Star Plastic Inc. is growing internally and through acquisitions, and also plans to set up thermoforming capability in a customer's Mexican facility.
Star bought the thermoforming operations of Reliance Packaging Corp. of Anaheim, Calif., in May and Marfred Industries of Sun Valley, Calif., in April. Star incorporated equipment, tools and business from the two companies into its Harbor City, Calif., operations and now supplies thermoformed parts to both Reliance and Marfred.
In July 2000, the company nearly doubled in size by acquiring LB Enterprises, and absorbing LB's City of Industry, Calif., operations into the Harbor City site.
Now Star operates 12 thermoforming machines and three computer numerically controlled trimming machines, Andy D'Esposito said in a June 27 interview at Mexport 2002, in San Diego. D'Esposito is vice president of sales and marketing and a Star owner since 2000.
Six in-line die-cutting machines and six off-line presses are mostly Sencorp and Brown models, he said. The CNCs are from Haas, Fadel and Lagun. Star employs 70 at its 25,000-square-foot Harbor City operation, which focuses on small and midsize, quick-turnaround deep-draw jobs, often for other thermoformers and corporations. ``Five of our top 20 accounts are other thermoformers,'' D'Esposito said.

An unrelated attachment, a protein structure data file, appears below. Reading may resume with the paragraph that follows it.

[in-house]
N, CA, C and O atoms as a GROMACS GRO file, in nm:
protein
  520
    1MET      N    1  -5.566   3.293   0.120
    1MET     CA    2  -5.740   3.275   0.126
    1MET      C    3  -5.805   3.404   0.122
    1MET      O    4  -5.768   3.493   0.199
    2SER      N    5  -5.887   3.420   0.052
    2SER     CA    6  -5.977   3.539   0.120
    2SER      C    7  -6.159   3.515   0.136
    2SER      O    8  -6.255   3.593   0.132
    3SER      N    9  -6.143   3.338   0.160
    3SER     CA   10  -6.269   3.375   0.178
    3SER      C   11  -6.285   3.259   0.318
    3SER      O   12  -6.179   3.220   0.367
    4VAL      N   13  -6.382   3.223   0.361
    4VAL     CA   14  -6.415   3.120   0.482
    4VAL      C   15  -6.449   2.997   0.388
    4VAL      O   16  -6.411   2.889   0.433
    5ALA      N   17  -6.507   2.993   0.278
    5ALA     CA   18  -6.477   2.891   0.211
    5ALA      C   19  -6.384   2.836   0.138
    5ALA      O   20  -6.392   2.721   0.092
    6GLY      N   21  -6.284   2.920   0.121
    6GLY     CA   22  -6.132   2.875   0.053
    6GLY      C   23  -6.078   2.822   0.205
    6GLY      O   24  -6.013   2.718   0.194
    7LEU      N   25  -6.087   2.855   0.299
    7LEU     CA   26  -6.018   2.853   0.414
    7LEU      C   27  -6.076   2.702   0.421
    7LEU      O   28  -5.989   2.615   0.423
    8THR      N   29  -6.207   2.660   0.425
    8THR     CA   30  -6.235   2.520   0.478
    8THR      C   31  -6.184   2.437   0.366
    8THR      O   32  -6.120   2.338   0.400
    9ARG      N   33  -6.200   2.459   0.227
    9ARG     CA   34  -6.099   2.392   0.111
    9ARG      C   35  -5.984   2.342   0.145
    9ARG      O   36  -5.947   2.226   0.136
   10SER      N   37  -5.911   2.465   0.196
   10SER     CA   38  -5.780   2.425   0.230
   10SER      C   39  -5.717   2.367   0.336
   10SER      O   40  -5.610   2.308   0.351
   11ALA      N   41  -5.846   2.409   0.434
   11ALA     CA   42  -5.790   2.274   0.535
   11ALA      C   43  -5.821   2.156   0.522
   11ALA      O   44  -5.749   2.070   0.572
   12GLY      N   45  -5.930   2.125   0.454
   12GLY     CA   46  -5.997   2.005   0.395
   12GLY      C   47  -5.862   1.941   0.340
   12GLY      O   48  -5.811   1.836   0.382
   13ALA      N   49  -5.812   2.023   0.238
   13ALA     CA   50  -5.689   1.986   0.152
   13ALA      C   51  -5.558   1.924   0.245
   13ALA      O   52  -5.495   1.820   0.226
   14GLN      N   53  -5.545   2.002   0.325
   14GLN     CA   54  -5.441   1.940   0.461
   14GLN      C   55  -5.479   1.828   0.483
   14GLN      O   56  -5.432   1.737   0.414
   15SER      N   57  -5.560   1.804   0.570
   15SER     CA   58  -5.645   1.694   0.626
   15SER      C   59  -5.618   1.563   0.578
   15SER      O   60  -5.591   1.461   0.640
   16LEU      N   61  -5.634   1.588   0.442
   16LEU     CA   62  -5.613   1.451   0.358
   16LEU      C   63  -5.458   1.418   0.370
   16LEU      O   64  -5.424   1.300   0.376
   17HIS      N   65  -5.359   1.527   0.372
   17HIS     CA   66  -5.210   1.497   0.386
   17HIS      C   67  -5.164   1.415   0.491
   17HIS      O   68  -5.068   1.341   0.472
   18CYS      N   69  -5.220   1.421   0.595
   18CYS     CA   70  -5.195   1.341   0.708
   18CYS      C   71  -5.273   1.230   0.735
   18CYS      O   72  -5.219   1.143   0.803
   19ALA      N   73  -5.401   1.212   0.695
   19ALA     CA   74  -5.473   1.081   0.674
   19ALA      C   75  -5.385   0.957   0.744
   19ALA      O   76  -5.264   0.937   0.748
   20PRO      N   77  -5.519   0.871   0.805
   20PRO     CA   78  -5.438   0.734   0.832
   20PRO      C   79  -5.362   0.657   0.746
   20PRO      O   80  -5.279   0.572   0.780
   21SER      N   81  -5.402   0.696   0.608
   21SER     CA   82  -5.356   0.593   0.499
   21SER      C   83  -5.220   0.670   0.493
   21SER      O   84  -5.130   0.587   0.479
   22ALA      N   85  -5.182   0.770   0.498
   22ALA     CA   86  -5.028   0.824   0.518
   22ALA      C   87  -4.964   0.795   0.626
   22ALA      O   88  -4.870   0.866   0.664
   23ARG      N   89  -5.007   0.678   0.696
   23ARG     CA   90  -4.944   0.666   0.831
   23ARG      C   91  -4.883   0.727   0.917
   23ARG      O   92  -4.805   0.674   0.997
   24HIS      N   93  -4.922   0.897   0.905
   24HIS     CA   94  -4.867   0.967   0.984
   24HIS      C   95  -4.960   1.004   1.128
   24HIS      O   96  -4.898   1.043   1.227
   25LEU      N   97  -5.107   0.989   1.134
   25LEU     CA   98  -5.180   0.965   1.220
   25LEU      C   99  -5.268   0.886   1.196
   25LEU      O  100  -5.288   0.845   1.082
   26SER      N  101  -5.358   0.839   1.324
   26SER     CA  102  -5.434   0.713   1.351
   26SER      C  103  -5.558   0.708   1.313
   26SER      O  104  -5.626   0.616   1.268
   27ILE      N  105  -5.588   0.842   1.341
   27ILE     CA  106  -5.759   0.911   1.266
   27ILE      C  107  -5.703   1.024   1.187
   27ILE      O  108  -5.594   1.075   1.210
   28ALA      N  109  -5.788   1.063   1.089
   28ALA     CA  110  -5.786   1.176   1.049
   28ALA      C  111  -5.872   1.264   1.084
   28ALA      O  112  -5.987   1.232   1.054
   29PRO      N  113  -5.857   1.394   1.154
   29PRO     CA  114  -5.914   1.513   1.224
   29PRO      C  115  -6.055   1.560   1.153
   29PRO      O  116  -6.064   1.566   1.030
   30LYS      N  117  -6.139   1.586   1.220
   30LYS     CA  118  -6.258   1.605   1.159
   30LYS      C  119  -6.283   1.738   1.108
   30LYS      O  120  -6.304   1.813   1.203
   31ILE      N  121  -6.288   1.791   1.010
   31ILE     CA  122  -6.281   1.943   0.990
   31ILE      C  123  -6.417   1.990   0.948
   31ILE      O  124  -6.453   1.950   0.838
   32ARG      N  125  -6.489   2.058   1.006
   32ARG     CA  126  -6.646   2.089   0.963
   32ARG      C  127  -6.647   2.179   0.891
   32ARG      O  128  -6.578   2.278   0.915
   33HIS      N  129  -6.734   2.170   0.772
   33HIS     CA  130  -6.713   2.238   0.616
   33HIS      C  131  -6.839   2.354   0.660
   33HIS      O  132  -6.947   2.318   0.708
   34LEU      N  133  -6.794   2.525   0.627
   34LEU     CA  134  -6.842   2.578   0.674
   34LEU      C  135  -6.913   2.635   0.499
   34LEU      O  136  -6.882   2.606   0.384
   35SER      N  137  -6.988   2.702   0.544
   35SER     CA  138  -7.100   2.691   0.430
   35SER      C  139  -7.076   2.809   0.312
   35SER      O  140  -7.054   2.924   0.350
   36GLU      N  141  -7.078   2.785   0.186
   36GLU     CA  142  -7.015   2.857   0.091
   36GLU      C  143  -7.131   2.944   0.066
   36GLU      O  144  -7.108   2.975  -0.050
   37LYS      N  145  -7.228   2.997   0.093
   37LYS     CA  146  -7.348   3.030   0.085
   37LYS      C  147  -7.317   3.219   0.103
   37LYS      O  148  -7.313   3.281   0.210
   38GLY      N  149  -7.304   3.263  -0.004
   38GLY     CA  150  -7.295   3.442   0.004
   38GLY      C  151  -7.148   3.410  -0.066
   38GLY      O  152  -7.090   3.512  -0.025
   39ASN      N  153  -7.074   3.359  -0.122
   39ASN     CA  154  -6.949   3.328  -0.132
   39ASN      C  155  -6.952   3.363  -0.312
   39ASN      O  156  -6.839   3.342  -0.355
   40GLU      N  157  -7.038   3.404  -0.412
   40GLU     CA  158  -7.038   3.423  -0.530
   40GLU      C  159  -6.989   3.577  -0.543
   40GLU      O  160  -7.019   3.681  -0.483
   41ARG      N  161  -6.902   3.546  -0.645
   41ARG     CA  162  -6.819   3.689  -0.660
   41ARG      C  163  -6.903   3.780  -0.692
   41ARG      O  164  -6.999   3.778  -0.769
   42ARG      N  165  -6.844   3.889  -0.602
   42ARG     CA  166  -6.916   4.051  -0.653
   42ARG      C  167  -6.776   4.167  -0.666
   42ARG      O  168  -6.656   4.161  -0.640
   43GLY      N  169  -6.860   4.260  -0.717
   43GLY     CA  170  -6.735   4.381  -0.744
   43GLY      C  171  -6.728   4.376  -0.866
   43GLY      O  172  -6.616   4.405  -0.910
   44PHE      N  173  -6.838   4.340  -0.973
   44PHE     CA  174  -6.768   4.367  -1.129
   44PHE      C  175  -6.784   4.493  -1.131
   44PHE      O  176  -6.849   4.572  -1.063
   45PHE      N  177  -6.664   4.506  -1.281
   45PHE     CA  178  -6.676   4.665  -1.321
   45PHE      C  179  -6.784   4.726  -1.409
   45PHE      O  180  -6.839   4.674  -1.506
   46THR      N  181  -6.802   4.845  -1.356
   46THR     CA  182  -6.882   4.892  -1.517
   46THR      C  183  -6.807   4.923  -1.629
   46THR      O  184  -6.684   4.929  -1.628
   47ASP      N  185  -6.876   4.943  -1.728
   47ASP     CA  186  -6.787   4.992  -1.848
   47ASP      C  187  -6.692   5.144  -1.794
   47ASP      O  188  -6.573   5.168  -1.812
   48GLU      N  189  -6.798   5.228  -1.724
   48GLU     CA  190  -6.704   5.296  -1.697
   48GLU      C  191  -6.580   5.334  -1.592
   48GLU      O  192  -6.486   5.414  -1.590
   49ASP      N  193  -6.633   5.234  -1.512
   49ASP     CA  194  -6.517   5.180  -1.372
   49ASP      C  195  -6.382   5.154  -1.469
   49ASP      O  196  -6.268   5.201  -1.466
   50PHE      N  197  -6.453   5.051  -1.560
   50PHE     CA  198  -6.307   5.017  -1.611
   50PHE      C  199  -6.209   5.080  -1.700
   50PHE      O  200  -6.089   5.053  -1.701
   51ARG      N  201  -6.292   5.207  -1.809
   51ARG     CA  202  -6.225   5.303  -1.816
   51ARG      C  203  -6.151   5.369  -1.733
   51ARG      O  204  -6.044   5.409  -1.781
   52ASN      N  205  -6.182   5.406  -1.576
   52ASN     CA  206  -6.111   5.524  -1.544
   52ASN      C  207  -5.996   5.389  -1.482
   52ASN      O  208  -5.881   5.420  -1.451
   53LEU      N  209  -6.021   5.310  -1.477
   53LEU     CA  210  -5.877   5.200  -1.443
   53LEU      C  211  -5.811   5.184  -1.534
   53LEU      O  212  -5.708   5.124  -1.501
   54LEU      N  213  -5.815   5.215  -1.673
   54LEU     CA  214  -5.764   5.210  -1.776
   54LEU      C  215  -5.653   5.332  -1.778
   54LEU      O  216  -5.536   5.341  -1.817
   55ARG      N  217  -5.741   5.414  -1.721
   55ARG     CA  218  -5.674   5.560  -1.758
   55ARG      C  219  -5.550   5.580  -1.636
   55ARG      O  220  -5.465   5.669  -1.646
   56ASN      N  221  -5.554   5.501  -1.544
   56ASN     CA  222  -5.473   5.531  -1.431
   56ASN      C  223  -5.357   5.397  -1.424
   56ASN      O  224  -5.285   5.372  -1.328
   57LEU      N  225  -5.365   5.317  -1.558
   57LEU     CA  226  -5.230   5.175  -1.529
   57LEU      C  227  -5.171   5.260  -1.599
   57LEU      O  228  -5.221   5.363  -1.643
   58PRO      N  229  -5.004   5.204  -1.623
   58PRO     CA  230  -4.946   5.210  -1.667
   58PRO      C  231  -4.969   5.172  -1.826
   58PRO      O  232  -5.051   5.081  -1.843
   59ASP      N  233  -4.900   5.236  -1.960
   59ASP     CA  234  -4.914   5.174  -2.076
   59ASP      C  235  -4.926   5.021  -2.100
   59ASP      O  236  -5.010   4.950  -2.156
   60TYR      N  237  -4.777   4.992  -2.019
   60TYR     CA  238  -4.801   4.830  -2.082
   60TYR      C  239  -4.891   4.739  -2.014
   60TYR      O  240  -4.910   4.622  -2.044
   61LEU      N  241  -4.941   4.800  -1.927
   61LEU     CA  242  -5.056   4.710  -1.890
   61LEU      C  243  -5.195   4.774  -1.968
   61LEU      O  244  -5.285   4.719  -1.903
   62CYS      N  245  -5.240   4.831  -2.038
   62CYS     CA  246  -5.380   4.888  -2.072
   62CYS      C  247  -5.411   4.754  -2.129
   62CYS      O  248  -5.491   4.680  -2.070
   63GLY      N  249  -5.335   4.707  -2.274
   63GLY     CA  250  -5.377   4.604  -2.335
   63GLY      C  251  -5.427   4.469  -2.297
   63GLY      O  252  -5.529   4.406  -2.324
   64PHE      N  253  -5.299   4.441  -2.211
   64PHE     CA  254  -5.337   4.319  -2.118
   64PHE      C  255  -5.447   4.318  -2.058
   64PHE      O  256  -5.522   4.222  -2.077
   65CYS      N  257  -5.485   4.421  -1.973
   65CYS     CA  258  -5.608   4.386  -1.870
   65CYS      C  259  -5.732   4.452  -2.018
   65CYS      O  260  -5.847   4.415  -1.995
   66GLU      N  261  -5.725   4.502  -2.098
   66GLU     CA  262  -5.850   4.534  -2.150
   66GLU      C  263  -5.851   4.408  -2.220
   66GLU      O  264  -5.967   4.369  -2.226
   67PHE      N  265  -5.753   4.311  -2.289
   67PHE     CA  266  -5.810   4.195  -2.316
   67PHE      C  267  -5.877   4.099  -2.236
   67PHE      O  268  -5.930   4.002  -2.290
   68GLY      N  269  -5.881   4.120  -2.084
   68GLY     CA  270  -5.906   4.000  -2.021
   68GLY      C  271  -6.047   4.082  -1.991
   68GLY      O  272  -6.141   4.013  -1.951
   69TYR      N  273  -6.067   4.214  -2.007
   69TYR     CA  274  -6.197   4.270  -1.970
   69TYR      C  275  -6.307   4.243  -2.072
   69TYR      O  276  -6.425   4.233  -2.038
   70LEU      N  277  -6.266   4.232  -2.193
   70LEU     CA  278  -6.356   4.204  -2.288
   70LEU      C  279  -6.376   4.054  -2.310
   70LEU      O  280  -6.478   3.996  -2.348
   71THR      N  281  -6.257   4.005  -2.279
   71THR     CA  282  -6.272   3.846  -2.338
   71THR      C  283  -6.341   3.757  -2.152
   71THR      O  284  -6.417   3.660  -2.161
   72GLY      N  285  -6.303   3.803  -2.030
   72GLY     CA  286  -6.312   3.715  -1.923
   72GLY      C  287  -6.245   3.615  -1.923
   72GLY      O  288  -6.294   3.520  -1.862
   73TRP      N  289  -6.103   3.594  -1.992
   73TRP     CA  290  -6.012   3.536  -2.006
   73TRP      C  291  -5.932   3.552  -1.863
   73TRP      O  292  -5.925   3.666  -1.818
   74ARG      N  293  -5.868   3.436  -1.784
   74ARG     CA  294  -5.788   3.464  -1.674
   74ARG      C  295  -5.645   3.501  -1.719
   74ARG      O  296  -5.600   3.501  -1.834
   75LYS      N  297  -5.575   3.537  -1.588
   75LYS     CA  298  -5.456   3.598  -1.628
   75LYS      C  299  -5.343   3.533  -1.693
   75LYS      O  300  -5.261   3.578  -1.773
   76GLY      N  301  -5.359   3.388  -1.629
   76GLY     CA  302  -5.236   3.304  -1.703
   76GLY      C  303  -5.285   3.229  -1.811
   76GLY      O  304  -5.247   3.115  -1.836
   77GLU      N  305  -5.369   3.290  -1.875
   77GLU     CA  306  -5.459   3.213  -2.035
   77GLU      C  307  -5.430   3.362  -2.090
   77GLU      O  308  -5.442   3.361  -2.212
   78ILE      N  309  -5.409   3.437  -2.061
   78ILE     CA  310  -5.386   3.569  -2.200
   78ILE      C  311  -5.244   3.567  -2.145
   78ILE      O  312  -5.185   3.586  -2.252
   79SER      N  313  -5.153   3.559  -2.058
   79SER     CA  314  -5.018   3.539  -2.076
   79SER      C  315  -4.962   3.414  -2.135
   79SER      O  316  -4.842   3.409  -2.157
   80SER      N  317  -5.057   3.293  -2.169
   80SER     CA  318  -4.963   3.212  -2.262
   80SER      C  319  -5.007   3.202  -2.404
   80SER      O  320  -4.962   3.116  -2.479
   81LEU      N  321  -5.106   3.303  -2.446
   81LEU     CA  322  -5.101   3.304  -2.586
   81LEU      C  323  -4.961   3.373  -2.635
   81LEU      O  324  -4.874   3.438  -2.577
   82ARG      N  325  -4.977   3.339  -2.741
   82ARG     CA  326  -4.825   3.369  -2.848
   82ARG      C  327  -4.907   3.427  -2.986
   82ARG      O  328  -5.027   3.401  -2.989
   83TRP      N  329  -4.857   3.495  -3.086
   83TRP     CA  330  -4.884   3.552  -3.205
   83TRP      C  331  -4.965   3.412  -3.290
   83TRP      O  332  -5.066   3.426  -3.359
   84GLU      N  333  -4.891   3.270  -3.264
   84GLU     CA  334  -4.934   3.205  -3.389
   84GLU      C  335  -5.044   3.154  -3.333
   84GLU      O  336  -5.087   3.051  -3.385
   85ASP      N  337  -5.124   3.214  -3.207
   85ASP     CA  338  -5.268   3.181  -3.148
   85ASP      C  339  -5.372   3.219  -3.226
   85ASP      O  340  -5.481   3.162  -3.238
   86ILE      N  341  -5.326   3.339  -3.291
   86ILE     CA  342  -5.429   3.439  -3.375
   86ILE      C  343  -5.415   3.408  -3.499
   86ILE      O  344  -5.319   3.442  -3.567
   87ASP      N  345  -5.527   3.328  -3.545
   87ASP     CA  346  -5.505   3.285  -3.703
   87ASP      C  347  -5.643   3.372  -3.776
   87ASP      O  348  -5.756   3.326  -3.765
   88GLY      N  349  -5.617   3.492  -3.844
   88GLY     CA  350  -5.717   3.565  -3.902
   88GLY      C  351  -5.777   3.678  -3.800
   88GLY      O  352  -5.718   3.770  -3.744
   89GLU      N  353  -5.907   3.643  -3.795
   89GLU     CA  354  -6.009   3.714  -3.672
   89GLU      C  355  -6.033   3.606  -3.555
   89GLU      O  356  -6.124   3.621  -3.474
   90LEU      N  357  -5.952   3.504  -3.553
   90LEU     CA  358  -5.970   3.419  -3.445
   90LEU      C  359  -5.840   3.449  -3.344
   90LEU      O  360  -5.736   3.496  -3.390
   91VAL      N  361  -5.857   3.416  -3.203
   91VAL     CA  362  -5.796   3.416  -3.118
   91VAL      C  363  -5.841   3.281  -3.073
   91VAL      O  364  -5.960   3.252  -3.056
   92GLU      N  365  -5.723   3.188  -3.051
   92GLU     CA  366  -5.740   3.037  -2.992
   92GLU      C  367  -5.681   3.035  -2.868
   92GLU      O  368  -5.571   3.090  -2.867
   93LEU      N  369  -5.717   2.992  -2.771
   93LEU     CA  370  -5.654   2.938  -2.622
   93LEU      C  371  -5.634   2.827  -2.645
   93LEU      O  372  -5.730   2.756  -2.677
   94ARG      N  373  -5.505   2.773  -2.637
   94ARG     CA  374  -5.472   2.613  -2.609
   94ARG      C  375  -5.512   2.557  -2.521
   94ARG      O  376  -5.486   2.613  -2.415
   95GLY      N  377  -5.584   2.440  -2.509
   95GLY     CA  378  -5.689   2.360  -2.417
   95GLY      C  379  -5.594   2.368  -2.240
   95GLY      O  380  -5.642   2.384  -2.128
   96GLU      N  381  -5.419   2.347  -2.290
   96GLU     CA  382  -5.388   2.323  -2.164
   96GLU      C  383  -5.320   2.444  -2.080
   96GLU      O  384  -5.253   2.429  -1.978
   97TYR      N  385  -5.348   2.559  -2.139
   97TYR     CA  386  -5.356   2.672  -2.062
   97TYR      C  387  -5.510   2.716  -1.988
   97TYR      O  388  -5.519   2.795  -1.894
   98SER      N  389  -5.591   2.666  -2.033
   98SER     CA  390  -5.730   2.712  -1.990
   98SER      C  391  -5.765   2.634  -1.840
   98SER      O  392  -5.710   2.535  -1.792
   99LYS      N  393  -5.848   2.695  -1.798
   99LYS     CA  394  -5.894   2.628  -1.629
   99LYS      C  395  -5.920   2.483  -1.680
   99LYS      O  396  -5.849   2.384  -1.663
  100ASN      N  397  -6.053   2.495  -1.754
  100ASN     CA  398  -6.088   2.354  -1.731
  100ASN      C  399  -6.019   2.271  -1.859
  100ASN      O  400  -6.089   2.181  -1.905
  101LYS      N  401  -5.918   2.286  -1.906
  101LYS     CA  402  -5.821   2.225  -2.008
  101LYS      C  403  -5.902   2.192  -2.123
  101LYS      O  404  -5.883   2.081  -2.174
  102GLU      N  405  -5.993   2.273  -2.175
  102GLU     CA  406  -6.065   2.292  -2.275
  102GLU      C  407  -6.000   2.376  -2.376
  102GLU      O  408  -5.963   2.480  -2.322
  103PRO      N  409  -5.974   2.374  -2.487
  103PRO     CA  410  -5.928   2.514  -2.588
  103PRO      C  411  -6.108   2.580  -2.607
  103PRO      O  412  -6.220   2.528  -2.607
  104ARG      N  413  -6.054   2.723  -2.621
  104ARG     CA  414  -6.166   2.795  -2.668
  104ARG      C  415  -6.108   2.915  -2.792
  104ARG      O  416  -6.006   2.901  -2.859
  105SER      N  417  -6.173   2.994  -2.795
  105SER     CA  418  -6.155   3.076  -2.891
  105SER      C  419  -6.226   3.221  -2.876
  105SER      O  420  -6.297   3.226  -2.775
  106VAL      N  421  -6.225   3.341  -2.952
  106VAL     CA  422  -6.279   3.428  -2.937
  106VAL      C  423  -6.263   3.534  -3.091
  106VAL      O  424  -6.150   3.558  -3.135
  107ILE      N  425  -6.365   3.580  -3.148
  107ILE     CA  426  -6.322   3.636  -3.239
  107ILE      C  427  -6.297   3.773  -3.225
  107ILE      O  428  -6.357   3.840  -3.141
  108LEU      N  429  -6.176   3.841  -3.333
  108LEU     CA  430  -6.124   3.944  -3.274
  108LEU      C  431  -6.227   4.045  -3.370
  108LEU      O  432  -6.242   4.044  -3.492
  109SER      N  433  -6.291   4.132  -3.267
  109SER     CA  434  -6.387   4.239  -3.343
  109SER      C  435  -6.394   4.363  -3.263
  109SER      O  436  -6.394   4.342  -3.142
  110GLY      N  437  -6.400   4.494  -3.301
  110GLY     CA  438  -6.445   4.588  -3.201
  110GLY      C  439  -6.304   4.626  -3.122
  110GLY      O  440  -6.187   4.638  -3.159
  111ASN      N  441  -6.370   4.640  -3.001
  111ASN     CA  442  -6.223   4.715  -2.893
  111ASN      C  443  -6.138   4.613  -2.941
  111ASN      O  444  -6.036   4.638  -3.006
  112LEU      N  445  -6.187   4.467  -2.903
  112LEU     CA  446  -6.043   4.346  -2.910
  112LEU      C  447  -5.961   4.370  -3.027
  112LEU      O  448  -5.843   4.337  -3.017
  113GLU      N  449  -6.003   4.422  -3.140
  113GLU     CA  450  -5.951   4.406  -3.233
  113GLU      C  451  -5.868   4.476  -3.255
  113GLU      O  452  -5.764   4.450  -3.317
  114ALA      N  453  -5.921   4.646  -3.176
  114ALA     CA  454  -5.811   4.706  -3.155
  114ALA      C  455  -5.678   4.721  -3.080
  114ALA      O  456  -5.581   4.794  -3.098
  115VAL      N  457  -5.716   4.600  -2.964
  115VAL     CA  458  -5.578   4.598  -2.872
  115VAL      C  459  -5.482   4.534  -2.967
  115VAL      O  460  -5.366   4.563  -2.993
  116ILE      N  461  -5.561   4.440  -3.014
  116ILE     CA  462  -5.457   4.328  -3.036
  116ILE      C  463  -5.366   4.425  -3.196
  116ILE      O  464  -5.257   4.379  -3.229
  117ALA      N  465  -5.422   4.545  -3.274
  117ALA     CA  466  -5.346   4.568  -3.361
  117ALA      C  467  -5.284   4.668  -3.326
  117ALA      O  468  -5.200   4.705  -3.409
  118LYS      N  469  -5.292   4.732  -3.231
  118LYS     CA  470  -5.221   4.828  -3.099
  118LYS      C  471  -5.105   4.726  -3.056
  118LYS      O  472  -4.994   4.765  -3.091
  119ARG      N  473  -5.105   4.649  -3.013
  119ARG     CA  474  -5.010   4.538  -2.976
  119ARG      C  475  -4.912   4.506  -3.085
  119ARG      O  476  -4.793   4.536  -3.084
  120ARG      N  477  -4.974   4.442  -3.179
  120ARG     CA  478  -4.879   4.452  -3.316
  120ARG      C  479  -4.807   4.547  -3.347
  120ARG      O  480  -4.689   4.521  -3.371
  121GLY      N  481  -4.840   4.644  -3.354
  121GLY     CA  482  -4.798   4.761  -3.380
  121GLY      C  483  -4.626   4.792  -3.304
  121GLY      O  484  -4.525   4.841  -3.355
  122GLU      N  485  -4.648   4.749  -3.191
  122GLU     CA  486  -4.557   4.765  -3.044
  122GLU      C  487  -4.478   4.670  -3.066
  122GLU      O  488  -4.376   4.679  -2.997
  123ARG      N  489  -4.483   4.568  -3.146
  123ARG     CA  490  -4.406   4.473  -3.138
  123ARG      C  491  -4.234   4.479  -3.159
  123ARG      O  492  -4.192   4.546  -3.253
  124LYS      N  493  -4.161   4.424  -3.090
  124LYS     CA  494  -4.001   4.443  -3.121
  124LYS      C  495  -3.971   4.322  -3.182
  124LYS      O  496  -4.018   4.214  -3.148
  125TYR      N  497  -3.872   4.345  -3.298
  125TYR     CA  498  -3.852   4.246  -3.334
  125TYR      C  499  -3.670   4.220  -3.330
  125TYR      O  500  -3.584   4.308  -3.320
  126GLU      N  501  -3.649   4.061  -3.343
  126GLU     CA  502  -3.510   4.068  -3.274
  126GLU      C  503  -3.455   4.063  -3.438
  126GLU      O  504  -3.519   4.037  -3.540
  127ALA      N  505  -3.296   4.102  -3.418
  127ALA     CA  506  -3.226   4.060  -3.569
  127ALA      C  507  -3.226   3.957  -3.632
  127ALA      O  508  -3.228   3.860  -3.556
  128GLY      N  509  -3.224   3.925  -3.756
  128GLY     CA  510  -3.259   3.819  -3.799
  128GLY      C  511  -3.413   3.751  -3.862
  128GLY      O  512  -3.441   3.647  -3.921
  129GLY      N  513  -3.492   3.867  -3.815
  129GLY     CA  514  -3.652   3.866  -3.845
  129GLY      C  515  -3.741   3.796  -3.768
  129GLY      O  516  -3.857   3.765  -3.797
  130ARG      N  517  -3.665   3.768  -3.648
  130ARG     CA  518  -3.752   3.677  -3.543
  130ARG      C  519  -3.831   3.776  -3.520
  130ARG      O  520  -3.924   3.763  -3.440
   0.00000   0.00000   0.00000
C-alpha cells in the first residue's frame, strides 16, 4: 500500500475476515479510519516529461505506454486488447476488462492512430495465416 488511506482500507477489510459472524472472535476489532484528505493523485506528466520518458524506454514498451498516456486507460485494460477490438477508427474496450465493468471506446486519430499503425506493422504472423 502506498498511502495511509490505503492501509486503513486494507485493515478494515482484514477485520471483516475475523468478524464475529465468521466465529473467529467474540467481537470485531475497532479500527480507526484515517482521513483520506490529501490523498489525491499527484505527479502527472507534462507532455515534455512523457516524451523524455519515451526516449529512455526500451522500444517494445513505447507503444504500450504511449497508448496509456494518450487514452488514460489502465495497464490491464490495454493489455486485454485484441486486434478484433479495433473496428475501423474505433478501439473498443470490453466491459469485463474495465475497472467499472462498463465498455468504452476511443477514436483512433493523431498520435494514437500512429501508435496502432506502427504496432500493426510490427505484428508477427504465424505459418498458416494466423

Longtime customer Livingston Unlimited of Anaheim, Calif., which does assembly in Tijuana, Mexico, uses Star clamshells in contract packaging of nuts, bolts and screws for Home Depot Inc. stores in the West.
Star plans to purchase three used Brown machines in Oregon, retrofit them in Harbor City and, by September, have them up and running in Livingston's 50,000-square-foot Tijuana plant. Star currently exports parts to the facility from Harbor City.
Adding on-site plastics processing will upgrade the packager's turnkey capabilities, said Howard Livingston, executive vice president. ``We take their plastic and either [radio frequency] seal it or blister-card seal it'' with customer products. Family-owned Livingston Unlimited, which employs about 230, set up the Tijuana site in 1998.
Star thermoforms thin-gauge materials to package cellular accessories, dental products and cosmetics, including recent jobs for Neutrogena and Physicians Formula. ``We work closely with corrugated- and folded-carton companies to make products that complement their packaging,'' D'Esposito said.
Other brand-name customers include Gerber, Samsonite and Velcro. Also, Star is a master distributor of DuPont's Surlyn film.
D'Esposito projects 2002 sales will approximate $5 million.